Dubai: President-elect Donald Trump could add another bit of uncertainty into the Middle East’s already fluid real estate market sentiments. It’s already showing up in the form of a stronger dollar and to that could be added the fallout from any policy decisions after taking office.
“An uptick in imported inflation as a result of a weaker dollar will put already stretched Middle East household finances — still reeling from the economic fallout of the low oil price environment — under further pressure,” said Steven Morgan, senior Partner at Cluttons, the property consultancy.
“Inflation is already rising in the region due to cost containment measures introduced by the region’s governments as they work to cushion budgetary shortfalls. Any further contraction in oil prices will also have negative ramifications for the property markets, especially where the oil sector dominates office take up and is responsible for the bulk of new household creation.”
But Dubai’s realty could yet be a net gainer — “With events like the 2020 World Expo looming on the horizon, the surprise US election results may boost domestic investment activity temporarily, which will be welcome news for the property markets across the region as they currently work their way towards the bottom of their current cycles.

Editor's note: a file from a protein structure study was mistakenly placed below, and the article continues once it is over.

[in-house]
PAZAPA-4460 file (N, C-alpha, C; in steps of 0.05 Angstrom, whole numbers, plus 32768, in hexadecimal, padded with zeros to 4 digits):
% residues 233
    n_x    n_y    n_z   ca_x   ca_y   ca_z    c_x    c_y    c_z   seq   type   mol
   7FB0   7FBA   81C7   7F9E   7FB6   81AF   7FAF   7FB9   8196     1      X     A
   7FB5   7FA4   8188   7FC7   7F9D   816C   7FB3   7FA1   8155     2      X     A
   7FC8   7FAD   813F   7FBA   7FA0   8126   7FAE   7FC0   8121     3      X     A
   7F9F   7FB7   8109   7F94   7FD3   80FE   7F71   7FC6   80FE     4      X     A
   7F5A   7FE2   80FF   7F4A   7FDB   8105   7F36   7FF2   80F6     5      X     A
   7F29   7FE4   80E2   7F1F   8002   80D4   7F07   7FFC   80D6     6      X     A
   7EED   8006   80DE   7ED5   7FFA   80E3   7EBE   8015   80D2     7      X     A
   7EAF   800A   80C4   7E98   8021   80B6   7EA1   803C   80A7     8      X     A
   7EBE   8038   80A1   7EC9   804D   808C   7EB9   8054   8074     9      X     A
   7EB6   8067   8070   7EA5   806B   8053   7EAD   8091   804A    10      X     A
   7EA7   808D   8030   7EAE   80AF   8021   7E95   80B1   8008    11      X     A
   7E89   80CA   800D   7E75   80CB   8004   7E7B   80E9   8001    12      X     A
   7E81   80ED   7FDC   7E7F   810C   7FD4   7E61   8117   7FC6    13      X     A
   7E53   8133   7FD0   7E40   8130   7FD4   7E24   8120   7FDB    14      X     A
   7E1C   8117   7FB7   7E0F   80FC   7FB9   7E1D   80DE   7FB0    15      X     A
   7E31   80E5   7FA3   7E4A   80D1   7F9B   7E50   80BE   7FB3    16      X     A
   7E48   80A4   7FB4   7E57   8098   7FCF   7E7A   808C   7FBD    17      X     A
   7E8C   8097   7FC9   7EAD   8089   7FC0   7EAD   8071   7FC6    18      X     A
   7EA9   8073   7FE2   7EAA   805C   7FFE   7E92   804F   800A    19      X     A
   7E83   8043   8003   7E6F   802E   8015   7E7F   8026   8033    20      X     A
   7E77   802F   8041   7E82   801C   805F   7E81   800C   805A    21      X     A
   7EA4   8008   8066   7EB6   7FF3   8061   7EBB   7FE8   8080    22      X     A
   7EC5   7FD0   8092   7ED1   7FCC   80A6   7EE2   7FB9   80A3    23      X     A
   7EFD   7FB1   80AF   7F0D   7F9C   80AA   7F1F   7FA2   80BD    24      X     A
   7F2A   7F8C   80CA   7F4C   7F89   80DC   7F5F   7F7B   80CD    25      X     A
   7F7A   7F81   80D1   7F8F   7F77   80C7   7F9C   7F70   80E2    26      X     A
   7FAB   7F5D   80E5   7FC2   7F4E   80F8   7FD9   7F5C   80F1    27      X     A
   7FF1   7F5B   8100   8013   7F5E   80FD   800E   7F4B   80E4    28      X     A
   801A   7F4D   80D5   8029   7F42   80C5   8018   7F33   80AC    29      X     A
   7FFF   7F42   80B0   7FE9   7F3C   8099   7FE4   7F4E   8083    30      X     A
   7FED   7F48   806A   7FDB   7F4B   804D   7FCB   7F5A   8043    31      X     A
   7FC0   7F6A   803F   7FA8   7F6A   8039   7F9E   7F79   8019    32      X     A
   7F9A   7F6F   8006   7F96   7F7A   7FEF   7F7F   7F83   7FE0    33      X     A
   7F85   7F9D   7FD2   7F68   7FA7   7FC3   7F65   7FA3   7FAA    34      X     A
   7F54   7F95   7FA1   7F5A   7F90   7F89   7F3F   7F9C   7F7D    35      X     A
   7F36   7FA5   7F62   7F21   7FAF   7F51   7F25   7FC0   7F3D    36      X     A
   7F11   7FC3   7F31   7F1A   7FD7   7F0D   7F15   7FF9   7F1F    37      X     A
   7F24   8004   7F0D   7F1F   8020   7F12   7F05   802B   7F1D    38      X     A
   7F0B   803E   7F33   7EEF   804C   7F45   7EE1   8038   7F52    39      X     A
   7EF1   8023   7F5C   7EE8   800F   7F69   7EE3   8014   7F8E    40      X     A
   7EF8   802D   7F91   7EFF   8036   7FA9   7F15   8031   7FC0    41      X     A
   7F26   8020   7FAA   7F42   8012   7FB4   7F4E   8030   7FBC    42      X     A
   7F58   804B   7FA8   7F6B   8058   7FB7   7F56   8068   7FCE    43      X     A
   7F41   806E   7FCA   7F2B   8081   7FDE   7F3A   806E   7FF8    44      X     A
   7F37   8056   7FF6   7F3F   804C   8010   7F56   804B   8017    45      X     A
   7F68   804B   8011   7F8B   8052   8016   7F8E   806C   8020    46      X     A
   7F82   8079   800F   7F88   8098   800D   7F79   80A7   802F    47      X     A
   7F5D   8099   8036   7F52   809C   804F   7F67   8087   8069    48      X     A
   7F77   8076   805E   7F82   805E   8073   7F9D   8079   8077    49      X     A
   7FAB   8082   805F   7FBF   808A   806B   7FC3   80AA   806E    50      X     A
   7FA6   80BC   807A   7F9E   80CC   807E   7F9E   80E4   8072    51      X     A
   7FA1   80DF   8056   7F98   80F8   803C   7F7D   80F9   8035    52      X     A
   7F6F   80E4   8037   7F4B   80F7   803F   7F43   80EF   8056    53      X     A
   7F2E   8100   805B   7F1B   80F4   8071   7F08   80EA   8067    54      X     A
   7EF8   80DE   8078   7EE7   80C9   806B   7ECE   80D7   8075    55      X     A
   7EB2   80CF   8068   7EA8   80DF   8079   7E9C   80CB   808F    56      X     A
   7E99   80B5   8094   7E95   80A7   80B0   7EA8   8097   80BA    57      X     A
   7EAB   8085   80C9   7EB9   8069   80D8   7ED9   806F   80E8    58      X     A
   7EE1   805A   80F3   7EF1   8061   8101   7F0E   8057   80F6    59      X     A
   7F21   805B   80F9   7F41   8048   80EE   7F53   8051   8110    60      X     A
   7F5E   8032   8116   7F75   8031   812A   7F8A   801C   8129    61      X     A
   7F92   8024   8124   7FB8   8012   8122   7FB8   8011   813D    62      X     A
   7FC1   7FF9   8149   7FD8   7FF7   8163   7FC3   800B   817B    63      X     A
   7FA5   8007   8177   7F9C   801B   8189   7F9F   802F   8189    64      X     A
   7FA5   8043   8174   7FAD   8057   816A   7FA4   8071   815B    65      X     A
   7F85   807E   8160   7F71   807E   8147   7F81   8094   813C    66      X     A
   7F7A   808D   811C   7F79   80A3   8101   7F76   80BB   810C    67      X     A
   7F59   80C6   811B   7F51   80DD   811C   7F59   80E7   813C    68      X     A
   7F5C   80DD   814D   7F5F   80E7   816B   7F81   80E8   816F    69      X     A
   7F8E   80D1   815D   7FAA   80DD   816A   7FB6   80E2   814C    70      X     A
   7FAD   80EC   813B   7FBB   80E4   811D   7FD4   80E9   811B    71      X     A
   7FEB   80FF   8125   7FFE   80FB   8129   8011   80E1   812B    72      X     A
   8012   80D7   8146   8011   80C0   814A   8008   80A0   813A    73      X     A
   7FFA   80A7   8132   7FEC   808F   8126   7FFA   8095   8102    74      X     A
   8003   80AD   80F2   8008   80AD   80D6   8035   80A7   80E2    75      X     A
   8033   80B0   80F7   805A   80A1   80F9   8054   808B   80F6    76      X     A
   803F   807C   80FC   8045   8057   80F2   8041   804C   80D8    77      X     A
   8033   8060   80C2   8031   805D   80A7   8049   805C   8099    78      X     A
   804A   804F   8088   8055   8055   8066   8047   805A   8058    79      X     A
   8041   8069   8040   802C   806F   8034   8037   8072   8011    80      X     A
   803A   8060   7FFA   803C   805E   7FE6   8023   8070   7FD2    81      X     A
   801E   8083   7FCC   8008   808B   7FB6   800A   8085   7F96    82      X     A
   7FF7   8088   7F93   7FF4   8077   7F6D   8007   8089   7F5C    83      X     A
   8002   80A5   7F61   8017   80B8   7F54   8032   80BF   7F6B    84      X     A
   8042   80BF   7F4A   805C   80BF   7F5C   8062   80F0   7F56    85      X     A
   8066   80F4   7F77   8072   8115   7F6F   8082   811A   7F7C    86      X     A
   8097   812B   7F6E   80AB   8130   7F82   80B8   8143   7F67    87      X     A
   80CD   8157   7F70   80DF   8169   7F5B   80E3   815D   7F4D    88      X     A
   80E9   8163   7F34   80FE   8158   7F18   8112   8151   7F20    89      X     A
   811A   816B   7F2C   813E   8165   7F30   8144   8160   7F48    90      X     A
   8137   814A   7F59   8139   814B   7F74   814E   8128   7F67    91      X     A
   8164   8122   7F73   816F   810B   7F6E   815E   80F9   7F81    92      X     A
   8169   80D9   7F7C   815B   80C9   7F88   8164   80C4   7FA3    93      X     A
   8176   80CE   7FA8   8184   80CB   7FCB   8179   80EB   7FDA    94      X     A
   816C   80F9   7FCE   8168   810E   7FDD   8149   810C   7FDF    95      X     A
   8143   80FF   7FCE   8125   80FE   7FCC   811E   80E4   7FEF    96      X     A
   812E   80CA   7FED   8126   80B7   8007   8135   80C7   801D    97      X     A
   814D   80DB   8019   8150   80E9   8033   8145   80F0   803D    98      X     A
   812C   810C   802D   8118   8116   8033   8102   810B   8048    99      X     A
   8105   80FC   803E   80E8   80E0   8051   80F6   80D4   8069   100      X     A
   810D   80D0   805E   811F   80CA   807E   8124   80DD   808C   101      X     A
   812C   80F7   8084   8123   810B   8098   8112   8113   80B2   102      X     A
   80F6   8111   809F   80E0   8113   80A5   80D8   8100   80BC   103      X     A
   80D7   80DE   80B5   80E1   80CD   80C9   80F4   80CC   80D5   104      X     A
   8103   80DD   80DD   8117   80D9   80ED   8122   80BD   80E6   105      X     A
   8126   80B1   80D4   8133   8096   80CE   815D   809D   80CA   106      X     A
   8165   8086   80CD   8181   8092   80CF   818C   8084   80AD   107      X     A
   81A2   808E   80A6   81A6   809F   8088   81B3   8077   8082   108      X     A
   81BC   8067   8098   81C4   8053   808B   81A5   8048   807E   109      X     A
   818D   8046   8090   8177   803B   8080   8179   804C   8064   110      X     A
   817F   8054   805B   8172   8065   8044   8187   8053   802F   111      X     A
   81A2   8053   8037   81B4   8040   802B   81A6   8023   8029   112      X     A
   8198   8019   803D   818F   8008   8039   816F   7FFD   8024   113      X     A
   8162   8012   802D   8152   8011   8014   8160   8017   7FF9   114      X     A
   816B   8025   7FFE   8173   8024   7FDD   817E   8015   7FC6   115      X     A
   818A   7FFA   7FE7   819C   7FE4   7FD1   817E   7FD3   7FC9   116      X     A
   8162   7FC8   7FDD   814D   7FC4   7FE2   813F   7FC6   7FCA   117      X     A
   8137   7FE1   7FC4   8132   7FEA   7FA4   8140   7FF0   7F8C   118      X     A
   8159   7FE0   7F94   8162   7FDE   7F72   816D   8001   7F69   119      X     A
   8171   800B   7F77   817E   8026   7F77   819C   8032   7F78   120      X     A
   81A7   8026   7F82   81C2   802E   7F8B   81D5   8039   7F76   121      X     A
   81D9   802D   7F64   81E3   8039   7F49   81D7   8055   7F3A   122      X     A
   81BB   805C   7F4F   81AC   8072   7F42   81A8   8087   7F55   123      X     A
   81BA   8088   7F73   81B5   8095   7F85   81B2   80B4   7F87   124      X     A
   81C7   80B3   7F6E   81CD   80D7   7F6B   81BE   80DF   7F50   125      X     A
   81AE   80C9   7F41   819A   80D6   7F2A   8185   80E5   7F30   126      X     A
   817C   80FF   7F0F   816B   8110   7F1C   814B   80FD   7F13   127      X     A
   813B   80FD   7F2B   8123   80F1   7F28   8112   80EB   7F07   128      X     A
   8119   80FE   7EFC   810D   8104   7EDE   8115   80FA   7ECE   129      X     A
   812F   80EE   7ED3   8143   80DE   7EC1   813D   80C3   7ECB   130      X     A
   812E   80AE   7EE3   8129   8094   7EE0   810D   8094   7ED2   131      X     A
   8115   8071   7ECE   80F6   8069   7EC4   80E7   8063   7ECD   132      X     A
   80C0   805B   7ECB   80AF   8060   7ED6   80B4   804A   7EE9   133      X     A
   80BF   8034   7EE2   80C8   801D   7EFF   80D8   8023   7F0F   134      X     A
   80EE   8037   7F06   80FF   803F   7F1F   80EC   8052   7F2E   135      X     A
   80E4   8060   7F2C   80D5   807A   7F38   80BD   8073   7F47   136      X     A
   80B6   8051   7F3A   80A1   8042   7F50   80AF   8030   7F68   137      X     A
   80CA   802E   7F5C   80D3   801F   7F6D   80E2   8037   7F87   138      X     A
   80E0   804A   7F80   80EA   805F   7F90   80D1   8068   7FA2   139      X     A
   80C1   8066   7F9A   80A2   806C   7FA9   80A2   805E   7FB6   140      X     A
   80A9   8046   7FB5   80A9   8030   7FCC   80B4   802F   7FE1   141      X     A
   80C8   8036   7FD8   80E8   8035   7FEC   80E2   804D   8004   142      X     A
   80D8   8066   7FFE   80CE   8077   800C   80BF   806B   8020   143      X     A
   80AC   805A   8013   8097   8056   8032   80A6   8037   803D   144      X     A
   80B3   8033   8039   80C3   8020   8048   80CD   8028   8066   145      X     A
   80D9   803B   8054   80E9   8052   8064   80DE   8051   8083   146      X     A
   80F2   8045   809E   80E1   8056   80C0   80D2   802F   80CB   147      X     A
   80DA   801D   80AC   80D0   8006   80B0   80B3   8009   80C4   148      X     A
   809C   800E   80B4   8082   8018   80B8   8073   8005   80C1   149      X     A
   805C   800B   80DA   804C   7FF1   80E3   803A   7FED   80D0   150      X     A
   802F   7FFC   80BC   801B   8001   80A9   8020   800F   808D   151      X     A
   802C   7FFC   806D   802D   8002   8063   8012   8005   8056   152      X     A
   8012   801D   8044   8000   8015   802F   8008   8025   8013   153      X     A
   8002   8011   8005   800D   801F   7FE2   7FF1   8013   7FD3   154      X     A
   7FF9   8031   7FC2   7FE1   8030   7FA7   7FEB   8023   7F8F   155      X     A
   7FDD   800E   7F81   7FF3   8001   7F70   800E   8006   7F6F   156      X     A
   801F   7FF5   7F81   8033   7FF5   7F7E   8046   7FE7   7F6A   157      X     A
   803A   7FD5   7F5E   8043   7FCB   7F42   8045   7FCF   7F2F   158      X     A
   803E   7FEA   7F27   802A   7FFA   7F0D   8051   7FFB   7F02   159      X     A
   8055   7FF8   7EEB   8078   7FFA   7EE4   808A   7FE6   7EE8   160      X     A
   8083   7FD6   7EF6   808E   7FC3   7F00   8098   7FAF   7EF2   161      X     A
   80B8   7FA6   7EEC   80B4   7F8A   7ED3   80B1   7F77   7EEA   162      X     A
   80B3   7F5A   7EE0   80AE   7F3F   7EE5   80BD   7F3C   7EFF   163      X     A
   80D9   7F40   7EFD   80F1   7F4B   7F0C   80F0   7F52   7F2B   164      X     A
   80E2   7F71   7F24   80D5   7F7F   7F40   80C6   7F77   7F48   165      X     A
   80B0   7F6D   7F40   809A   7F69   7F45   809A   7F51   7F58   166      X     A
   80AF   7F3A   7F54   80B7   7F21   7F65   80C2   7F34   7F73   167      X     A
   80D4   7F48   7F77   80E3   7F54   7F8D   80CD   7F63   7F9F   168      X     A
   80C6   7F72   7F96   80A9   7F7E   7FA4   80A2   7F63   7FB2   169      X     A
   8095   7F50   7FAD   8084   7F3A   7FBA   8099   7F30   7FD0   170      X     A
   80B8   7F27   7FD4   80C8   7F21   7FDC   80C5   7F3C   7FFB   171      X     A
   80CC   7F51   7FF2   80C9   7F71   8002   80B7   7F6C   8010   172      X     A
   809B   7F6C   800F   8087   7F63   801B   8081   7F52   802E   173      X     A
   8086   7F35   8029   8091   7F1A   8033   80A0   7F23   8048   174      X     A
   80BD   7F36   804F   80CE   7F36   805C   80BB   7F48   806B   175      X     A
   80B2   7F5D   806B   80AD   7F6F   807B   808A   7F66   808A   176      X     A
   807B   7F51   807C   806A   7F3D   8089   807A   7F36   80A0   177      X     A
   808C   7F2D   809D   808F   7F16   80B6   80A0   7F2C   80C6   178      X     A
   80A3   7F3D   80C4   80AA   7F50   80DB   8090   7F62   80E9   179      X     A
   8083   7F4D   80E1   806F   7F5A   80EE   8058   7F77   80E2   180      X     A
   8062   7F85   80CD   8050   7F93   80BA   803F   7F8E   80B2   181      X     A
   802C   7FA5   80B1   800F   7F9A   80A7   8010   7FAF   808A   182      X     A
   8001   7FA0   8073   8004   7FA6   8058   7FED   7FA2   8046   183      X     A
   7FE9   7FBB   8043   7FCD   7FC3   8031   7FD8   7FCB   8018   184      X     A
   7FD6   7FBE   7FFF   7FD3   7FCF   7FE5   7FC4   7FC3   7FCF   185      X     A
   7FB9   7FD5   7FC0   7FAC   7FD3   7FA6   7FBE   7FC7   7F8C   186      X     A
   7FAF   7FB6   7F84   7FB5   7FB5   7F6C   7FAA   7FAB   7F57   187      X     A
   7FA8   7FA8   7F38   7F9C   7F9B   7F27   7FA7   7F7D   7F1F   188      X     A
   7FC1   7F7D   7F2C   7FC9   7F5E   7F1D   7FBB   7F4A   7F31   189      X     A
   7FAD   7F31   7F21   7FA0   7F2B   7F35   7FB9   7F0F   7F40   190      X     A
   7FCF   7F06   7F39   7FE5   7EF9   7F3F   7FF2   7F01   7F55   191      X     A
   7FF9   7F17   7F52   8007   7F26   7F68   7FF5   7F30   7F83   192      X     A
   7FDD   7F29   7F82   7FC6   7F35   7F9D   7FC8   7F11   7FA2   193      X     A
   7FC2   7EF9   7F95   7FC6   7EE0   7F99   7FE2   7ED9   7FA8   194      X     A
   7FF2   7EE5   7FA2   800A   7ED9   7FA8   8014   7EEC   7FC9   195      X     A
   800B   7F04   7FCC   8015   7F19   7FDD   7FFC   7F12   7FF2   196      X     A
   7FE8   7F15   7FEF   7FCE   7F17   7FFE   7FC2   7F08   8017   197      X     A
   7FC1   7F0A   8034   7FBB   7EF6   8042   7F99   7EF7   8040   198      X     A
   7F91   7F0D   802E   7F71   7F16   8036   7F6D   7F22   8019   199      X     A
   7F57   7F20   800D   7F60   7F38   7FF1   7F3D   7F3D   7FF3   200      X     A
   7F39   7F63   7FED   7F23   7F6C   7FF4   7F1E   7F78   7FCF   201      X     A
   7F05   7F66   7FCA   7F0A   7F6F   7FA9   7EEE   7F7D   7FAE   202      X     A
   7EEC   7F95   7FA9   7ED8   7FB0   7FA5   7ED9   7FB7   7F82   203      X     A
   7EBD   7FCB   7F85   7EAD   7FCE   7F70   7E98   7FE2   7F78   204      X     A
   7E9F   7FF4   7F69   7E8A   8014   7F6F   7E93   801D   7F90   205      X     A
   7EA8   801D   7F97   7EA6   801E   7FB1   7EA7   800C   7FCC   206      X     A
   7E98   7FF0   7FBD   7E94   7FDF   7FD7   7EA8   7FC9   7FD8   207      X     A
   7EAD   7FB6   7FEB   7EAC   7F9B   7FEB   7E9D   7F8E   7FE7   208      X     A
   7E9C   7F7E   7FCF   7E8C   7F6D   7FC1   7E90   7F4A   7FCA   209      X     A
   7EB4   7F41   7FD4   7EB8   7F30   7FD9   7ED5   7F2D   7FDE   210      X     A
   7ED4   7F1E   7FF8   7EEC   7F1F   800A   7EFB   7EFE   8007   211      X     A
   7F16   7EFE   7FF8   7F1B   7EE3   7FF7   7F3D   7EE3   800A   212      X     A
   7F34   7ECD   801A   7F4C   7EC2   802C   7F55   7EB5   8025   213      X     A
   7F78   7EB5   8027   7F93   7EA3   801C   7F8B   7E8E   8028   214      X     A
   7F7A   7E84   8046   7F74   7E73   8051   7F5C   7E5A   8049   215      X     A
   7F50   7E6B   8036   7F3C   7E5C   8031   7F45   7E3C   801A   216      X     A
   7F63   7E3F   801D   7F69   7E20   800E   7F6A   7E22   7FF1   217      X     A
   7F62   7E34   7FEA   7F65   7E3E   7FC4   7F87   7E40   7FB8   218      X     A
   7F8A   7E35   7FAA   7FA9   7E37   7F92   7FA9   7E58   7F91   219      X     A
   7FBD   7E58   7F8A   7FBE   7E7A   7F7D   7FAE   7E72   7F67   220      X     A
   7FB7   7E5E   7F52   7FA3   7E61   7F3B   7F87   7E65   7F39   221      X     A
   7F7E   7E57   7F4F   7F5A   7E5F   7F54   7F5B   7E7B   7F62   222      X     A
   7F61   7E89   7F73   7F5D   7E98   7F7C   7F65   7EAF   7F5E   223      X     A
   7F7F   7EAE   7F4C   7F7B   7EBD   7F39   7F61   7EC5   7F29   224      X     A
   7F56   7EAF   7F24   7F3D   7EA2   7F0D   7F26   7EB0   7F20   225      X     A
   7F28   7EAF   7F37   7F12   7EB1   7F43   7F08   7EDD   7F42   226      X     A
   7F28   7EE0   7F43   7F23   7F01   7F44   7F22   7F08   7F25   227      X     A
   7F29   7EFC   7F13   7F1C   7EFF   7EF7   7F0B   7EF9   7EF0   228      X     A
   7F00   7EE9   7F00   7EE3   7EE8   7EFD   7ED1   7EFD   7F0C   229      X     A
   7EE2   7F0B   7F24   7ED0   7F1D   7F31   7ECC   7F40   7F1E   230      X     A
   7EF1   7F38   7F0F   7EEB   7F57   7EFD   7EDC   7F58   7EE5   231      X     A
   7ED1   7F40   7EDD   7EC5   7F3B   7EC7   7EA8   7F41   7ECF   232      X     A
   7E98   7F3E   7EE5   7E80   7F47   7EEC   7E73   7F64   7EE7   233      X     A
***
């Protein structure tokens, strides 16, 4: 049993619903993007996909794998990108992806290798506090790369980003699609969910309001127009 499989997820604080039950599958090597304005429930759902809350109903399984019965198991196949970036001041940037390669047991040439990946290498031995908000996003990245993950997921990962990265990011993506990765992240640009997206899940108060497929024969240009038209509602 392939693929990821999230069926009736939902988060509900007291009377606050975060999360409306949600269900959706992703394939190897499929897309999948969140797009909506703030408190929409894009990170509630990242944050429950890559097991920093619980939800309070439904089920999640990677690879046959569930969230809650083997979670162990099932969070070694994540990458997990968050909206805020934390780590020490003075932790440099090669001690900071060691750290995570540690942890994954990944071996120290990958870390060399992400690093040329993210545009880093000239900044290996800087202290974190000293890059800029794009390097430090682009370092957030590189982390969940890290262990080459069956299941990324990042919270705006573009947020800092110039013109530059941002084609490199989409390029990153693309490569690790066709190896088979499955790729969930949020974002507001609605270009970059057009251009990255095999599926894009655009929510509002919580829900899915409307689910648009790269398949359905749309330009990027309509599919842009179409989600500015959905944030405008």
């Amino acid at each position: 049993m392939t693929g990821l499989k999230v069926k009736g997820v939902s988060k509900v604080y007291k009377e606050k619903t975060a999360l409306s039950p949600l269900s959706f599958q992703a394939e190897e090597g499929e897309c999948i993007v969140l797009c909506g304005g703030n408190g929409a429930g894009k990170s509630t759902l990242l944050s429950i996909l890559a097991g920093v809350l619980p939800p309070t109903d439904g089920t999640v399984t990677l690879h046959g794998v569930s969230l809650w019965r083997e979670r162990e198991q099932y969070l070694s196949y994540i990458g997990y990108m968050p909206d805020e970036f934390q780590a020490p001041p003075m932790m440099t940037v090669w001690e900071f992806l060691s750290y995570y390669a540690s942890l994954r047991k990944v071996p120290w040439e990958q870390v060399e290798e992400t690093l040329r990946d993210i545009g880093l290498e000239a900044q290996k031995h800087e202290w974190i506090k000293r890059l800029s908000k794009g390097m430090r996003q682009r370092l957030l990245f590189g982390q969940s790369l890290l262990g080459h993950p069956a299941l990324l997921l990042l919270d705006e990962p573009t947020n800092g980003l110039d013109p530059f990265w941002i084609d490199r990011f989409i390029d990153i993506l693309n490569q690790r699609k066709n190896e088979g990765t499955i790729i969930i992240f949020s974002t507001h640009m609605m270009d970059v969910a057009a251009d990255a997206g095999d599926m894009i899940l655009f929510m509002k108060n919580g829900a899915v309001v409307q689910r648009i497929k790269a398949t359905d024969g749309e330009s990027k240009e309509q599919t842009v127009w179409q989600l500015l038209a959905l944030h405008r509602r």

“From our standpoint, economic cycles have a habit of fuelling uncertainty and while this year has been particularly volatile. There are clear opportunities for investors.
“Uncertainty is relative and it’s quite clear that it’s going to linger — so markets like Dubai are likely to benefit from more inward regional investment as investors gravitate to locations on their door step with a proven track-record.”
The Trump-forced uncertainty could even extend to the US realty markets from a Middle East investor’s perspective. In fact, even before the recent election, US cities were dropping in the list of preferred choices among high net worth regional investors.
While London followed by New York for 2016 were their top overseas picks in Cluttons’ recent Middle East Private Capital Survey, no US city figures in their choices next year.
And Dubai overtook London as the most preferred property investment location for 2017, while Toronto was the sole North American city cited as a prospect next year.
America’s loss could be Canada’s gain. According to Faisal Durrani, Head of Research at Cluttons, said: “Rising numbers of students from the Gulf travelling to Canada has certainly aided the city’s emergence in the minds of the Gulf’s wealthy. But it’s quite likely that it will serve as a proxy location to New York, while we all wait and watch to see what ramifications, if any, the US election result has on global property investment flows.”
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